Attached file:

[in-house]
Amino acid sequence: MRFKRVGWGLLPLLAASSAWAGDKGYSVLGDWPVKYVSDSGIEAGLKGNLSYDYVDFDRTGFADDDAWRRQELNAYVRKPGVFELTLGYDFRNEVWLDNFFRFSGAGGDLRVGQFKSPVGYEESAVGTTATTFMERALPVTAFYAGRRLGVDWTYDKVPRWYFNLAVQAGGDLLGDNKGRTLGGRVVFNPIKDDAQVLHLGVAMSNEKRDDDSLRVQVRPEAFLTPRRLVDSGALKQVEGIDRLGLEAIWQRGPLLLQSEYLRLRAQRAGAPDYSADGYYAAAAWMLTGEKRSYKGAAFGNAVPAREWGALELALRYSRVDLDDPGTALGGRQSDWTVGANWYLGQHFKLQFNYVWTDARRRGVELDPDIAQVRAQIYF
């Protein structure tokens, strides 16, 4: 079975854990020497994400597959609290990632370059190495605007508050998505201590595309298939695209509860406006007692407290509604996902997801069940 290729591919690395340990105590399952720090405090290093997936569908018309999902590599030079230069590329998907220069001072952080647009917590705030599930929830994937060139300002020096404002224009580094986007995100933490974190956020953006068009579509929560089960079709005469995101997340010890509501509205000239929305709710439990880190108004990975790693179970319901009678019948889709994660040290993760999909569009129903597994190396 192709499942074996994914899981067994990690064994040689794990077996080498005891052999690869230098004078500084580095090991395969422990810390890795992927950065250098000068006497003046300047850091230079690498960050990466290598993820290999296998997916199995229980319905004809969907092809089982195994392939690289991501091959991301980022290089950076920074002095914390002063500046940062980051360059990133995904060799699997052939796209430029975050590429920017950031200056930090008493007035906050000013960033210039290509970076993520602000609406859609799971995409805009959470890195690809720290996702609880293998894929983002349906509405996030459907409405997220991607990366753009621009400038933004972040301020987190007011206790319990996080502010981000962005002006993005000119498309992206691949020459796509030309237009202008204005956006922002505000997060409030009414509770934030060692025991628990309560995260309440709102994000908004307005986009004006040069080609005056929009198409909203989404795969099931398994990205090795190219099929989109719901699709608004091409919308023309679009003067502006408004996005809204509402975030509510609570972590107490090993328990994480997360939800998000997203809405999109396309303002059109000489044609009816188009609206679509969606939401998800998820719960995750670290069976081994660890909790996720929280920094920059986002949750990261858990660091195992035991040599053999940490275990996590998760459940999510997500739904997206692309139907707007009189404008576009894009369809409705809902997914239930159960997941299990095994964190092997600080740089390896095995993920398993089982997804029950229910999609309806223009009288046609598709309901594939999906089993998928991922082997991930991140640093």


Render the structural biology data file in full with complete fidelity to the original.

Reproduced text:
[in-house]
Amino acid sequence: MRFKRVGWGLLPLLAASSAWAGDKGYSVLGDWPVKYVSDSGIEAGLKGNLSYDYVDFDRTGFADDDAWRRQELNAYVRKPGVFELTLGYDFRNEVWLDNFFRFSGAGGDLRVGQFKSPVGYEESAVGTTATTFMERALPVTAFYAGRRLGVDWTYDKVPRWYFNLAVQAGGDLLGDNKGRTLGGRVVFNPIKDDAQVLHLGVAMSNEKRDDDSLRVQVRPEAFLTPRRLVDSGALKQVEGIDRLGLEAIWQRGPLLLQSEYLRLRAQRAGAPDYSADGYYAAAAWMLTGEKRSYKGAAFGNAVPAREWGALELALRYSRVDLDDPGTALGGRQSDWTVGANWYLGQHFKLQFNYVWTDARRRGVELDPDIAQVRAQIYF
């Protein structure tokens, strides 16, 4: 079975854990020497994400597959609290990632370059190495605007508050998505201590595309298939695209509860406006007692407290509604996902997801069940 290729591919690395340990105590399952720090405090290093997936569908018309999902590599030079230069590329998907220069001072952080647009917590705030599930929830994937060139300002020096404002224009580094986007995100933490974190956020953006068009579509929560089960079709005469995101997340010890509501509205000239929305709710439990880190108004990975790693179970319901009678019948889709994660040290993760999909569009129903597994190396 192709499942074996994914899981067994990690064994040689794990077996080498005891052999690869230098004078500084580095090991395969422990810390890795992927950065250098000068006497003046300047850091230079690498960050990466290598993820290999296998997916199995229980319905004809969907092809089982195994392939690289991501091959991301980022290089950076920074002095914390002063500046940062980051360059990133995904060799699997052939796209430029975050590429920017950031200056930090008493007035906050000013960033210039290509970076993520602000609406859609799971995409805009959470890195690809720290996702609880293998894929983002349906509405996030459907409405997220991607990366753009621009400038933004972040301020987190007011206790319990996080502010981000962005002006993005000119498309992206691949020459796509030309237009202008204005956006922002505000997060409030009414509770934030060692025991628990309560995260309440709102994000908004307005986009004006040069080609005056929009198409909203989404795969099931398994990205090795190219099929989109719901699709608004091409919308023309679009003067502006408004996005809204509402975030509510609570972590107490090993328990994480997360939800998000997203809405999109396309303002059109000489044609009816188009609206679509969606939401998800998820719960995750670290069976081994660890909790996720929280920094920059986002949750990261858990660091195992035991040599053999940490275990996590998760459940999510997500739904997206692309139907707007009189404008576009894009369809409705809902997914239930159960997941299990095994964190092997600080740089390896095995993920398993089982997804029950229910999609309806223009009288046609598709309901594939999906089993998928991922082997991930991140640093």